Alerting is one of the most crucial parts of monitoring that you will want to get right. For whatever reason, infrastructure likes to go sideways in the middle of the night. Why is it always 3 a.m.? Can’t I have an outage at 2 p.m. on a Tuesday? Without alerts, we’d all have to be staring at graphs all day long, every day. With the multitude of things that could possibly go wrong, and the ever-increasing complexity of our systems, this simply isn’t tenable.
So, alerts. We can all agree that alerting is an important function of a monitoring system. However, sometimes we forget that the purpose of monitoring isn’t solely to send us alerts. Remember our definition:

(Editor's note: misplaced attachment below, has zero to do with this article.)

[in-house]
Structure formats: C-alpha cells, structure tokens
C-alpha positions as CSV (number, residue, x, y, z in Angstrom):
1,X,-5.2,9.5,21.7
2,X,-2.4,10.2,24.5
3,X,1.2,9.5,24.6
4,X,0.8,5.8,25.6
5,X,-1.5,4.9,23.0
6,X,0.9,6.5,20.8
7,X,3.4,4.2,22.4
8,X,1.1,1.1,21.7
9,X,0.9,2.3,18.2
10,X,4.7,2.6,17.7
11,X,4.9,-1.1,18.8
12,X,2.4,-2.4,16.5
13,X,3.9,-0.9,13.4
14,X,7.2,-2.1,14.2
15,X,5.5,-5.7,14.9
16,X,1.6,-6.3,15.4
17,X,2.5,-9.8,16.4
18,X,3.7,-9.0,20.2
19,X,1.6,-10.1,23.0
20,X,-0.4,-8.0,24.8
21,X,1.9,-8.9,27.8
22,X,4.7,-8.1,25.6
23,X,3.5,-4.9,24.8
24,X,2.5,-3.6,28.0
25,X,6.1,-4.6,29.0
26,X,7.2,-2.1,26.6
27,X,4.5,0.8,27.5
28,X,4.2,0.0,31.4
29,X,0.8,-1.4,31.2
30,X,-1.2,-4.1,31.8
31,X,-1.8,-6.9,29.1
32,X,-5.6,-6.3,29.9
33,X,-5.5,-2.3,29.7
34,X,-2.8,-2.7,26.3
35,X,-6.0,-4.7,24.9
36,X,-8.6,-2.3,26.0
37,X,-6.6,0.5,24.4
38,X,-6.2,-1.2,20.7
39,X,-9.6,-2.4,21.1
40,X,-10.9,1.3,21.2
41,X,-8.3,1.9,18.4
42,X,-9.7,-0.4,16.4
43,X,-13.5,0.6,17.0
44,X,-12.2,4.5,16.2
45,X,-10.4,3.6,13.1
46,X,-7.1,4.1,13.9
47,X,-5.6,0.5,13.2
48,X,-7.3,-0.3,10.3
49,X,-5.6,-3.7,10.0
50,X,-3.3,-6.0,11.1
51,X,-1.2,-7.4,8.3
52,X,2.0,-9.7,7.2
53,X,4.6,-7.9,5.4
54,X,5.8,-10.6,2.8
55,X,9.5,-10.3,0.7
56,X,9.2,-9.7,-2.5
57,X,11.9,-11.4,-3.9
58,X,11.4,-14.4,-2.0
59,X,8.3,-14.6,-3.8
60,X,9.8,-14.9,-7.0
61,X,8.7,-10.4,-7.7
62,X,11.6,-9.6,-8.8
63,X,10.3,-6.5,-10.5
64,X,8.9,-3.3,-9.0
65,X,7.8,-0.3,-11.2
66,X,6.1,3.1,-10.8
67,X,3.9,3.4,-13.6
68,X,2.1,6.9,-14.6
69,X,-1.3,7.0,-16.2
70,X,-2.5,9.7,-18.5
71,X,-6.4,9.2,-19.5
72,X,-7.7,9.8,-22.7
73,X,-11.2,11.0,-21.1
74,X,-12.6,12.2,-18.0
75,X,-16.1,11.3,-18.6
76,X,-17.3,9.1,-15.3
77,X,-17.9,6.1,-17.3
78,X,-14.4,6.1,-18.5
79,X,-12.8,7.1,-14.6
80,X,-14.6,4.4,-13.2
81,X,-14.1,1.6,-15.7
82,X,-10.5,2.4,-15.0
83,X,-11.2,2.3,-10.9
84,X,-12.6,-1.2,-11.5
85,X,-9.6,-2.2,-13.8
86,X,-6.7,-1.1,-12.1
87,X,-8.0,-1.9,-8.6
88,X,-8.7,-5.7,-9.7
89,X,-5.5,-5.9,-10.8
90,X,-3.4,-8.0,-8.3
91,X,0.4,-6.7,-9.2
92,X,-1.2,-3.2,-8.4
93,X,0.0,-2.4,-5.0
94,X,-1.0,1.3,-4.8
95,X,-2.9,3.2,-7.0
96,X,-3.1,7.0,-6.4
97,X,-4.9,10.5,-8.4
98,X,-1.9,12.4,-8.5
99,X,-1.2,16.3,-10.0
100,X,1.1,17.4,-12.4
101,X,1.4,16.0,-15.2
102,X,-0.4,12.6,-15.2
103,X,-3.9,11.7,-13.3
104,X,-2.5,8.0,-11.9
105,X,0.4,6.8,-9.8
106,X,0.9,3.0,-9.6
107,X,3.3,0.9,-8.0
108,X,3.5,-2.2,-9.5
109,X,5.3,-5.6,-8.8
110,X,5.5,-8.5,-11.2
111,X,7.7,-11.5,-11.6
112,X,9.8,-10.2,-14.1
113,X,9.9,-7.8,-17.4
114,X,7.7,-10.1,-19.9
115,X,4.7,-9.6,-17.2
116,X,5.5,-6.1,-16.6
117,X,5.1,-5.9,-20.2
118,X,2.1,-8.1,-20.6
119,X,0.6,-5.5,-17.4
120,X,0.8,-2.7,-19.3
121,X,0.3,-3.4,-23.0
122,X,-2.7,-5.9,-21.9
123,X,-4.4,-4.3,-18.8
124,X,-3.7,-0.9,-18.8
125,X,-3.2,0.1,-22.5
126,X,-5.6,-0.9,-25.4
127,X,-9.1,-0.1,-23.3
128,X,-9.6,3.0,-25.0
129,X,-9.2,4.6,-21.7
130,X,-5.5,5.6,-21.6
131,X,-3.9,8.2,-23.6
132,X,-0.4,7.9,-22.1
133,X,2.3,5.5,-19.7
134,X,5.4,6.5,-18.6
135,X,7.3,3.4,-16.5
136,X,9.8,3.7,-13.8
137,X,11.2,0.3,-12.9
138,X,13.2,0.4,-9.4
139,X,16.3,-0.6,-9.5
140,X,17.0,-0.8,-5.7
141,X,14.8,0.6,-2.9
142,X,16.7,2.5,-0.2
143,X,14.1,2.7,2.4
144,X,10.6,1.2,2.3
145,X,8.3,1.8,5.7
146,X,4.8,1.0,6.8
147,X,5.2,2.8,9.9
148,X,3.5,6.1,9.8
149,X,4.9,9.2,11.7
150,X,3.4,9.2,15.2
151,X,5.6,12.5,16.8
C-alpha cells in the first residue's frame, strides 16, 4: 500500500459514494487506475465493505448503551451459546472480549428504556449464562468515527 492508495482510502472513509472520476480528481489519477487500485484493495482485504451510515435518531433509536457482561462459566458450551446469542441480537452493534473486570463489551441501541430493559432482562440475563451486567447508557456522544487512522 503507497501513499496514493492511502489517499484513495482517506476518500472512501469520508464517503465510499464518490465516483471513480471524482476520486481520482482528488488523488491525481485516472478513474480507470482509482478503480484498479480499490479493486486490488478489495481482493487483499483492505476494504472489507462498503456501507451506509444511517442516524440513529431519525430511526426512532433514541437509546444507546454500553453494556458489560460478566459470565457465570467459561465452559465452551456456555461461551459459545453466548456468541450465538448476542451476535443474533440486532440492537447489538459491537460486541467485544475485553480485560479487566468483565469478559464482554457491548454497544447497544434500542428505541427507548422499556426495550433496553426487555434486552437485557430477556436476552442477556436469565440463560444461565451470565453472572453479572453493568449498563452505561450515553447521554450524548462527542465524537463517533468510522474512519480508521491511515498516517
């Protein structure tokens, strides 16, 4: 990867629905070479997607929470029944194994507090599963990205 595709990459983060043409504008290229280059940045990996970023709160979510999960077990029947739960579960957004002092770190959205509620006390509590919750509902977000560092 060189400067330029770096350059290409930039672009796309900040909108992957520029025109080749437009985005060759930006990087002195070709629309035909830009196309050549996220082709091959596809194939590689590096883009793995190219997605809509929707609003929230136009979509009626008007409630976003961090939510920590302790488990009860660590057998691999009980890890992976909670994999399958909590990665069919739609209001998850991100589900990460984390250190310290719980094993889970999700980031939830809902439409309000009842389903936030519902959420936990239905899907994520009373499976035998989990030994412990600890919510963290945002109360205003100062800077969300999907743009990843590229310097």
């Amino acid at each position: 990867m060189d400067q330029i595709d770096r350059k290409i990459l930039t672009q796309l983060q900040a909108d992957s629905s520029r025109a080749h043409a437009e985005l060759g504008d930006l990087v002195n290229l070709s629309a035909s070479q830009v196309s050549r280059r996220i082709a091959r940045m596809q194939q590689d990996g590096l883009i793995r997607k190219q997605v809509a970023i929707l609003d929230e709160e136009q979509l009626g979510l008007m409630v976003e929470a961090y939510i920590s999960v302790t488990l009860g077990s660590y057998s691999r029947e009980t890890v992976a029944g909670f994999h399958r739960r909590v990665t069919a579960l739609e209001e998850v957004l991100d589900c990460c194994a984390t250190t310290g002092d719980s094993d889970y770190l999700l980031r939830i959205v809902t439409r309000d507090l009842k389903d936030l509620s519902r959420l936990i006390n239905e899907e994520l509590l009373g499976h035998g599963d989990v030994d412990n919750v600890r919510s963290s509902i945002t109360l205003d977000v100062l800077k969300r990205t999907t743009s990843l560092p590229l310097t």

Monitoring is the action of observing and checking the behavior and outputs of a system and its components over time.
Alerts are just one way we accomplish this goal.
Great alerting is harder than it seems. System metrics tend to be spike-y, so alerting on raw datapoints tends to produce lots of false alarms. To get around that problem, a rolling average is often applied to the data to smooth it out (for example, five minutes worth of datapoints averaged into one datapoint), which unfortunately causes us to lose granularity, resulting in occasionally missing important events. There’s just no winning, is there?
One of the other reasons alerting is so difficult to do well is because you often want alerts them going to a human, and we humans have limited attention. You’d ...